In contrast to the articulating and taper surfaces of failed total hip replacements, volumetric wear analysis of trunnions is not routinely performed. Metal wear particles from the trunnion may contribute not only to the failures of metal-on-metal total hip replacements but also to all hip replacements utilising metal trunnions. A validation study was performed with the material removed in stages from the trunnions of an Exeter V40 stem, a Corail stem and an Accolade stem to simulate different magnitudes of wear...
January 2015: Proceedings of the Institution of Mechanical Engineers. Part H, Journal of Engineering in Medicine
G Grammatopoulos, H A Wilson, B J L Kendrick, E C Pulford, J Lippett, M Deakin, A J Andrade, G Kambouroglou
National Institute of Clinical Excellence guidelines state that cemented stems with an Orthopaedic Data Evaluation Panel (ODEP) rating of > 3B should be used for hemiarthroplasty when treating an intracapsular fracture of the femoral neck. These recommendations are based on studies in which most, if not all stems, did not hold such a rating. This case-control study compared the outcome of hemiarthroplasty using a cemented (Exeter) or uncemented (Corail) femoral stem. These are the two prostheses most commonly used in hip arthroplasty in the UK...
January 2015: Bone & Joint Journal
Truike M Thien, Georgios Chatziagorou, Göran Garellick, Ove Furnes, Leif I Havelin, Keijo Mäkelä, Søren Overgaard, Alma Pedersen, Antti Eskelinen, Pekka Pulkkinen, Johan Kärrholm
BACKGROUND: We used the Nordic Arthroplasty Register Association database to evaluate whether age, sex, preoperative diagnosis, fixation, and implant design influence the risk of revision arthroplasty due to periprosthetic fracture within two years from operation of a primary total hip replacement. METHODS: Included in the study were 325,730 cemented femoral stems and 111,899 uncemented femoral stems inserted from 1995 to 2009. Seven frequently used stems (two cemented stems [Exeter and Lubinus SP II] and five uncemented stems [Bi-Metric, Corail, CLS Spotorno, ABG I, and ABG II]) were specifically studied...
October 1, 2014: Journal of Bone and Joint Surgery. American Volume
G S Matharu, K Theivendran, P B Pynsent, L Jeys, A M Pearson, D J Dunlop
INTRODUCTION: High short-term failure rates have been reported for a variety of metal-on-metal (MoM) total hip replacements (THRs) owing to adverse reactions to metal debris (ARMD). This has led to the withdrawal of certain poorly performing THRs. This study analysed the outcomes of a MoM THR system. METHODS: Between 2004 and 2010, 578 uncemented MoM THRs (511 patients, mean age: 60.0 years) were implanted at one specialist centre. The THR system used consisted of the Corail(®) stem, Pinnacle(®) cup, Ultamet(®) liner and Articul/eze(®) femoral head (all DePuy, Leeds, UK)...
October 2014: Annals of the Royal College of Surgeons of England
K R Bell, N D Clement, P J Jenkins, J F Keating
We performed a case-control study to compare the rates of further surgery, revision and complications, operating time and survival in patients who were treated with either an uncemented hydroxyapatite-coated Corail bipolar femoral stem or a cemented Exeter stem for a displaced intracapsular fracture of the hip. The mean age of the patients in the uncemented group was 82.5 years (53 to 97) and in the cemented group was 82.7 years (51 to 99) We used propensity score matching, adjusting for age, gender and the presence or absence of dementia and comorbidities, to produce a matched cohort receiving an Exeter stem (n = 69) with which to compare the outcome of patients receiving a Corail stem (n = 69)...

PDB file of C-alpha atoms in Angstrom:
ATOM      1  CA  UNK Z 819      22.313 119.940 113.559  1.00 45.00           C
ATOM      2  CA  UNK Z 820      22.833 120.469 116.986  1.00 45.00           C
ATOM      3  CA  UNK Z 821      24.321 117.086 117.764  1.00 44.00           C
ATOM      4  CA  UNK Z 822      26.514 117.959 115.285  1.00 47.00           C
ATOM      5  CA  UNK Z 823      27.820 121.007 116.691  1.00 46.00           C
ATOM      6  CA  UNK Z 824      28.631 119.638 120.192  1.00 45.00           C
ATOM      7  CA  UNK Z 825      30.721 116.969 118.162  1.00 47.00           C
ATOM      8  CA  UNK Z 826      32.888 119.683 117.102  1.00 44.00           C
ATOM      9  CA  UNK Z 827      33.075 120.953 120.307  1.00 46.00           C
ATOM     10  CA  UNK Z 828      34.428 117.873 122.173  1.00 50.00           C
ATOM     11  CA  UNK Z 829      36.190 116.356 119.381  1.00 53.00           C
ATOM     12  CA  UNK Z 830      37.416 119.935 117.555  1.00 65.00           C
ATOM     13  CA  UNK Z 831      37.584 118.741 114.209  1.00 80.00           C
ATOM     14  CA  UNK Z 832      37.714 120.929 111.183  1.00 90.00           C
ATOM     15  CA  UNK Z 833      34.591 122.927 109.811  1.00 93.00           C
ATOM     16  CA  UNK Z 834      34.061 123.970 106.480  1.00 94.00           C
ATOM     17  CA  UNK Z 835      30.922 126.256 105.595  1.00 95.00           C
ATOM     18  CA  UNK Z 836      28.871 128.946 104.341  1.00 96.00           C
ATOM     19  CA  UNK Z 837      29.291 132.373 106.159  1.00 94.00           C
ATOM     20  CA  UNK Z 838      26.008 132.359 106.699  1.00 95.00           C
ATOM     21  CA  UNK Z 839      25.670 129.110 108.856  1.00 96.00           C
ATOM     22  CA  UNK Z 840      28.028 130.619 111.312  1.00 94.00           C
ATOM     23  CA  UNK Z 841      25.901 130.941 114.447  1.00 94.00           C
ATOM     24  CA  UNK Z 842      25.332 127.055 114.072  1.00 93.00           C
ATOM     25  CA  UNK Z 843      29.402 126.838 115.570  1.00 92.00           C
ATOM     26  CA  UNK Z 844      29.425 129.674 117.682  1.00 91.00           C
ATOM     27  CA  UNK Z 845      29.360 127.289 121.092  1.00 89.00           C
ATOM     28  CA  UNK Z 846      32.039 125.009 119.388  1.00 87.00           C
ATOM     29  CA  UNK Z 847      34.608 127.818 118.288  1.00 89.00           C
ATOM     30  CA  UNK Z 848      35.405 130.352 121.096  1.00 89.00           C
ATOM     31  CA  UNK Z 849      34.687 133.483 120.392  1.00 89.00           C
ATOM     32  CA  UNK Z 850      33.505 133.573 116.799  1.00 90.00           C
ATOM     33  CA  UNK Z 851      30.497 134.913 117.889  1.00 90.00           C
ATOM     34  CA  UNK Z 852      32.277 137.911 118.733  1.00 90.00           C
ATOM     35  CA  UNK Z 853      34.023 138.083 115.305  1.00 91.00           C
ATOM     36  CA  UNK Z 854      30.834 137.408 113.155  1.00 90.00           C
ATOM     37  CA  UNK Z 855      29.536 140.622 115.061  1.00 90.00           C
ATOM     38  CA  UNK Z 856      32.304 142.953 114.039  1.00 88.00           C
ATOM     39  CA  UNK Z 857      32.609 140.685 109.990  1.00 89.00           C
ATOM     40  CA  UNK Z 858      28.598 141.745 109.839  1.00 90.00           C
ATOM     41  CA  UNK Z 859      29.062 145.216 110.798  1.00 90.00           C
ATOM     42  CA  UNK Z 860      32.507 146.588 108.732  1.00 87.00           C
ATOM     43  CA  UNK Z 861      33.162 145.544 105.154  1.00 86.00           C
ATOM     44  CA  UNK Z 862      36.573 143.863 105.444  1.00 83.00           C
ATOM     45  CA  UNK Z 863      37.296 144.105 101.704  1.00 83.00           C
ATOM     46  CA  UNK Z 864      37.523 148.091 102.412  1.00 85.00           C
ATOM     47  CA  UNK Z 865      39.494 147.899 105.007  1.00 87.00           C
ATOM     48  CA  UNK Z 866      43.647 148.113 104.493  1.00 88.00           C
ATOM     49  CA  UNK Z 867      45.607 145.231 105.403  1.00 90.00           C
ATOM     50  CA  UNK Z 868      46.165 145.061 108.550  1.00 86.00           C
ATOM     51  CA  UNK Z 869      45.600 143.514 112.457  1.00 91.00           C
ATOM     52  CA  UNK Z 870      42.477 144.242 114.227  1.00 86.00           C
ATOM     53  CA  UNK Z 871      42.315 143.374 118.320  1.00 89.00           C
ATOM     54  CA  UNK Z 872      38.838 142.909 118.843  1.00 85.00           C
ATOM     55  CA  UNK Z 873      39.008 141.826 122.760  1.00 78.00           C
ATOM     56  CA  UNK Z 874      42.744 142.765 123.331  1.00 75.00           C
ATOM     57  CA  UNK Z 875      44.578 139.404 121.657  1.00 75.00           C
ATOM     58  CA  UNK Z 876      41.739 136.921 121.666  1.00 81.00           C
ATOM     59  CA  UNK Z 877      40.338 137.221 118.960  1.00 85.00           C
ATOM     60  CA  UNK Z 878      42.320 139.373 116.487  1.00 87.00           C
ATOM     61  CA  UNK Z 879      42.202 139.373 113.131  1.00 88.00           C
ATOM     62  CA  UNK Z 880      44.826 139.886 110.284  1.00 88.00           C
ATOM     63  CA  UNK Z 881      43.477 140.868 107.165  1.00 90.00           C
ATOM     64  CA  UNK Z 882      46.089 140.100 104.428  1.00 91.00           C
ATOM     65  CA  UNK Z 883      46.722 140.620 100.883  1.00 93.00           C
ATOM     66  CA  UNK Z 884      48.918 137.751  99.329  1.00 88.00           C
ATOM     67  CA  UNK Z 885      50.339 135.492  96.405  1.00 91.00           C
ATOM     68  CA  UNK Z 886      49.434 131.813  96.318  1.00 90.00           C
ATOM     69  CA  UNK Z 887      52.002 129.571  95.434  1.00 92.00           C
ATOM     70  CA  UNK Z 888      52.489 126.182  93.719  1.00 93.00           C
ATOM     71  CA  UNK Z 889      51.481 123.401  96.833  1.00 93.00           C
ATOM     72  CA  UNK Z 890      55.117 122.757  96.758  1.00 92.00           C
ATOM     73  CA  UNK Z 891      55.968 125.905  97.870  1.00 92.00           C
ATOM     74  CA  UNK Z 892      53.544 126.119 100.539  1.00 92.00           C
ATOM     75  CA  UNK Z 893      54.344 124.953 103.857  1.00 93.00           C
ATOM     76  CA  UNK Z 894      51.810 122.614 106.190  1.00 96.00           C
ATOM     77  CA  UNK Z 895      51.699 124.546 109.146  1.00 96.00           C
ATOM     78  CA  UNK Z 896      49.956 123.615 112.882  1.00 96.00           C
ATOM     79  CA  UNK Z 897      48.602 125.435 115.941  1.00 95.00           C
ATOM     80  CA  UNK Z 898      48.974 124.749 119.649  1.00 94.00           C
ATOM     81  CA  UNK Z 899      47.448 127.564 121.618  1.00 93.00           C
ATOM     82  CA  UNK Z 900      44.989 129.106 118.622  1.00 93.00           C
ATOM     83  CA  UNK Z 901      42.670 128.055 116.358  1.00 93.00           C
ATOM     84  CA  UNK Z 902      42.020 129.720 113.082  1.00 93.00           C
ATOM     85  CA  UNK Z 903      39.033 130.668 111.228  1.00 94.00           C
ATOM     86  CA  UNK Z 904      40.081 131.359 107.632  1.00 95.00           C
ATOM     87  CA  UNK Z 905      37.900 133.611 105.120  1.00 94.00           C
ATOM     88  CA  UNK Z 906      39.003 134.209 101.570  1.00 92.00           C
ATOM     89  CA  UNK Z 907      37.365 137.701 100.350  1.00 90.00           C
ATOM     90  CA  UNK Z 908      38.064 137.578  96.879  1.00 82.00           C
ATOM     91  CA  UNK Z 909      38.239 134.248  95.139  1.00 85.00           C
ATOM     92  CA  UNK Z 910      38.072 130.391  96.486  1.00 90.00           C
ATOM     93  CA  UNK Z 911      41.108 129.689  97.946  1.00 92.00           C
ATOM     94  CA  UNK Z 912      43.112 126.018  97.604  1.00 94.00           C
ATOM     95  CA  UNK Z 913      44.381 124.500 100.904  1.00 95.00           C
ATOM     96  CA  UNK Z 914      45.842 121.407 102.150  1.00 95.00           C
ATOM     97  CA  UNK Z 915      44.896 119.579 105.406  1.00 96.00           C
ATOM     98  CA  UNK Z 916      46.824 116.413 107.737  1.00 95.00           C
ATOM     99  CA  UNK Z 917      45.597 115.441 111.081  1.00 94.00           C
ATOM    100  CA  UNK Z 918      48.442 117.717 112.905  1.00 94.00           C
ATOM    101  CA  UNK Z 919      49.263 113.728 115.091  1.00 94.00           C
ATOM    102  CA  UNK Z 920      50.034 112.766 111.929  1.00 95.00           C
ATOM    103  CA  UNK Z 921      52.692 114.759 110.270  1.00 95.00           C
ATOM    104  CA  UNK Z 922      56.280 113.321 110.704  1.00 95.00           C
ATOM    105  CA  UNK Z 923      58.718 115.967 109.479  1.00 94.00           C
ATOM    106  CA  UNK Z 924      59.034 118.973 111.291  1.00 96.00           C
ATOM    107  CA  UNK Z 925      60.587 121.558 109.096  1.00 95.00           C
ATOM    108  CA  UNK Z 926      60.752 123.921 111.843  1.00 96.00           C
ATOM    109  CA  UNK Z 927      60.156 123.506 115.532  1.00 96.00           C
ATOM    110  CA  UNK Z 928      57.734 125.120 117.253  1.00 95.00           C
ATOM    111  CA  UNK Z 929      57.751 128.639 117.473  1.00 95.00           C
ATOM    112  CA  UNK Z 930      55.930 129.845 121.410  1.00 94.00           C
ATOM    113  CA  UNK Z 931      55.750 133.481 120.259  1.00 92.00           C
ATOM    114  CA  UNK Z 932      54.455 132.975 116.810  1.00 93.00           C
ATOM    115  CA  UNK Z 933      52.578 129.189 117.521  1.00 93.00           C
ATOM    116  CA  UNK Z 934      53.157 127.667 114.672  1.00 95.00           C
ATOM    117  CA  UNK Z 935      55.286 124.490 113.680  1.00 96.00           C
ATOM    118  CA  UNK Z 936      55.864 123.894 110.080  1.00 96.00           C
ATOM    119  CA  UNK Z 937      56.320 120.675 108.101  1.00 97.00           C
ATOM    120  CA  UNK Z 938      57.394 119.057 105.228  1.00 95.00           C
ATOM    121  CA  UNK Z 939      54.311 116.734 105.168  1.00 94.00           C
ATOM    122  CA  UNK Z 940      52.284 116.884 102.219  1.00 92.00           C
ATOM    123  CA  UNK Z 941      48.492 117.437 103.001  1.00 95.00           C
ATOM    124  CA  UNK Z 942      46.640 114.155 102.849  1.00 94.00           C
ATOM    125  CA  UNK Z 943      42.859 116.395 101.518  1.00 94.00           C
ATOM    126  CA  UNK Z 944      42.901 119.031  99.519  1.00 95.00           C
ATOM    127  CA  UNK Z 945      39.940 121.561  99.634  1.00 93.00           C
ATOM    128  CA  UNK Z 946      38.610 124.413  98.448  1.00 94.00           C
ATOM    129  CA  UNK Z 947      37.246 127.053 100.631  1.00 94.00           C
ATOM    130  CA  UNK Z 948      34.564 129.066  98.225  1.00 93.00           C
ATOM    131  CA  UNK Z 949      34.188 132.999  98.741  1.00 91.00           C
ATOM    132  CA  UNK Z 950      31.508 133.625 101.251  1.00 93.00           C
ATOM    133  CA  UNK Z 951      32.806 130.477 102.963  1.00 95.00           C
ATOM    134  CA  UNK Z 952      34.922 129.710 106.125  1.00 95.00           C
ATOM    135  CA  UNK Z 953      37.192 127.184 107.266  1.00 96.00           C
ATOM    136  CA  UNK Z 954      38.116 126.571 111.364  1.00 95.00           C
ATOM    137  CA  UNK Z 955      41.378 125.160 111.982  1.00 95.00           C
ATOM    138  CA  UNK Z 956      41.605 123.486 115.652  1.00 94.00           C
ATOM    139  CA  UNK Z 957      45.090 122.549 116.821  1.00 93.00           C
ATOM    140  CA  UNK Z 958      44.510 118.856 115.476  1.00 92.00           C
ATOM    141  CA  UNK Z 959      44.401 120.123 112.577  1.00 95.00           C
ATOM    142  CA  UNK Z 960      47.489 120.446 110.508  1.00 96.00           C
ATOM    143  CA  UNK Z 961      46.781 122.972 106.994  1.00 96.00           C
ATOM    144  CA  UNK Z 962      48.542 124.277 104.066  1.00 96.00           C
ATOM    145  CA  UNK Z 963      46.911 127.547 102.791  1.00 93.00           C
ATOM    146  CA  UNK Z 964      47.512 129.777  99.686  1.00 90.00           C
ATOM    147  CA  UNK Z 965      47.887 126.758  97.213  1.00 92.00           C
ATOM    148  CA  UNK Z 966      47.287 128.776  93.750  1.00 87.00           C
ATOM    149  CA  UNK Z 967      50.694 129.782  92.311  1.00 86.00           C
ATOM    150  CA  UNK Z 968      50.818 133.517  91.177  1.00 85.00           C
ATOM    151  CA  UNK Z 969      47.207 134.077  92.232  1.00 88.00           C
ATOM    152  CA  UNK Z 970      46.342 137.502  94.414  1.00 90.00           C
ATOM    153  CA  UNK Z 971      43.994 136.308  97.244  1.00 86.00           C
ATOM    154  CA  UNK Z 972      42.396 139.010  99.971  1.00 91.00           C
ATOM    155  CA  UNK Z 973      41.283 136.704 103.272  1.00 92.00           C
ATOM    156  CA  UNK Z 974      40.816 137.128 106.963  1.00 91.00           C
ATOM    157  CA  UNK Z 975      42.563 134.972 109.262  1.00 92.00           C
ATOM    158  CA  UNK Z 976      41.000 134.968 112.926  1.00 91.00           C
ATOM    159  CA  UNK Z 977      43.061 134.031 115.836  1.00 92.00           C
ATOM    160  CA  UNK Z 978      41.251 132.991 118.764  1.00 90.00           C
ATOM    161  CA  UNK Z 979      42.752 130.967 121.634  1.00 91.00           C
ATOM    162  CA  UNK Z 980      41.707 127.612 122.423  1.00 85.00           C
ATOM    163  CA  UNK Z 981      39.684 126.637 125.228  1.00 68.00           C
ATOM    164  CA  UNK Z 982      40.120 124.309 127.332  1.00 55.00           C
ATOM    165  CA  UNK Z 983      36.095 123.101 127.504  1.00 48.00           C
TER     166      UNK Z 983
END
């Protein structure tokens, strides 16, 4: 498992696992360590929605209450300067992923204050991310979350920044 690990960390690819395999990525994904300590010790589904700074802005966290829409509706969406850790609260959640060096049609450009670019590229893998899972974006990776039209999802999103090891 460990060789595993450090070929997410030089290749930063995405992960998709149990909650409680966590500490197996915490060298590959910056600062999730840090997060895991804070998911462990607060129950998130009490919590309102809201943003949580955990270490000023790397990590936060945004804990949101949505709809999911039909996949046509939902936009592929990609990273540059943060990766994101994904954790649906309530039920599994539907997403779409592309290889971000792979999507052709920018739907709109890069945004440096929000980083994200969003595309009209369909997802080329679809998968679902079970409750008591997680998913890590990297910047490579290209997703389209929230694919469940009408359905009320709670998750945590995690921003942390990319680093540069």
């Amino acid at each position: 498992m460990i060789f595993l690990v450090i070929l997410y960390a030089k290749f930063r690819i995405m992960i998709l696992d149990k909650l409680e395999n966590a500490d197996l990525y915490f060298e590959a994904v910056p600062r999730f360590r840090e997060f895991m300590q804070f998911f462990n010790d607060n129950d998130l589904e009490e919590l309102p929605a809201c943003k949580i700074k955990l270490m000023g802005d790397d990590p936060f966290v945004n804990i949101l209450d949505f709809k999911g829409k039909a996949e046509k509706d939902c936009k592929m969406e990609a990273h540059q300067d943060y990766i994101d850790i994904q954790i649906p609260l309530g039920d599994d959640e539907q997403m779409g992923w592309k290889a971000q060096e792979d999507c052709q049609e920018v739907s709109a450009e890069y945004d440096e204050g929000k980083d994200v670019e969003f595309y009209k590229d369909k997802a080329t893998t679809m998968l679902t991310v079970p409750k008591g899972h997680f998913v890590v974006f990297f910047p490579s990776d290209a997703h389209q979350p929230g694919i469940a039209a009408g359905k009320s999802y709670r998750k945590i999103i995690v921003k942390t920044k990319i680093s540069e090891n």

March 2014: Bone & Joint Journal
Bob Jang, Nichola A Walsh, Warwick J M Bruce
PURPOSE: To assess the completeness of registration and any discrepancies between the senior author's database and the Australian Orthopaedic Association National Joint Replacement Registry (AOA NJRR). METHODS: From 2002 to 2005, the senior author performed 231 primary total hip arthroplasty (THA) on 217 patients using the Corail femoral stem and one of the 3 types of the acetabular component: Pinnacle, ASR, or Duraloc/Option. The name of each patient was forwarded to the AOA NJRR for matching and verification...
December 2013: Journal of Orthopaedic Surgery
B J L Kendrick, H A Wilson, J E Lippett, A R McAndrew, A J M D Andrade
The National Institute for Health and Clinical Excellence (NICE) guidelines from 2011 recommend the use of cemented hemi-arthroplasty for appropriate patients with an intracapsular hip fracture. In our institution all patients who were admitted with an intracapsular hip fracture and were suitable for a hemi-arthroplasty between April 2010 and July 2012 received an uncemented prosthesis according to our established departmental routine practice. A retrospective analysis of outcome was performed to establish whether the continued use of an uncemented stem was justified...
November 2013: Bone & Joint Journal
Mark Pennington, Richard Grieve, Nick Black, Jan H van der Meulen
BACKGROUND: The number of prosthesis brands used for hip replacement has increased rapidly, but there is little evidence on their effectiveness. We compared patient-reported outcomes, revision rates, and mortality for the three most frequently used brands within each prosthesis type: cemented (Exeter V40 Contemporary, Exeter V40 Duration and Exeter V40 Elite Plus Ogee), cementless (Corail Pinnacle, Accolade Trident, and Taperloc Exceed), and hybrid (Exeter V40 Trilogy, Exeter V40 Trilogy, and CPT Trilogy)...
2013: PloS One
S S Jameson, P N Baker, J Mason, M Rymaszewska, P J Gregg, D J Deehan, M R Reed
The popularity of cementless total hip replacement (THR) has surpassed cemented THR in England and Wales. This retrospective cohort study records survival time to revision following primary cementless THR with the most common combination (accounting for almost a third of all cementless THRs), and explores risk factors independently associated with failure, using data from the National Joint Registry for England and Wales. Patients with osteoarthritis who had a DePuy Corail/Pinnacle THR implanted between the establishment of the registry in 2003 and 31 December 2010 were included within analyses...
June 2013: Bone & Joint Journal
Remi Philippot, Jean Francois Meucci, Bertrand Boyer, Frederic Farizon
We report the results of a 12-year follow-up retrospective series of 100 total hip arthroplasties using cementless, press-fit, dual-mobility acetabular cups. The aim of our study was to evaluate the clinical and radiographic results of this acetabular cup at last follow-up. This continuous and homogeneous series included 100 primary total hip arthroplasties performed during the year 2000. The THA combined a Corail® stem (Corail®, Depuy, Warsaw, IN) with a stainless steel Novae Sunfit® (Serf, Decines, France) acetabular cup...
September 2013: Surgical Technology International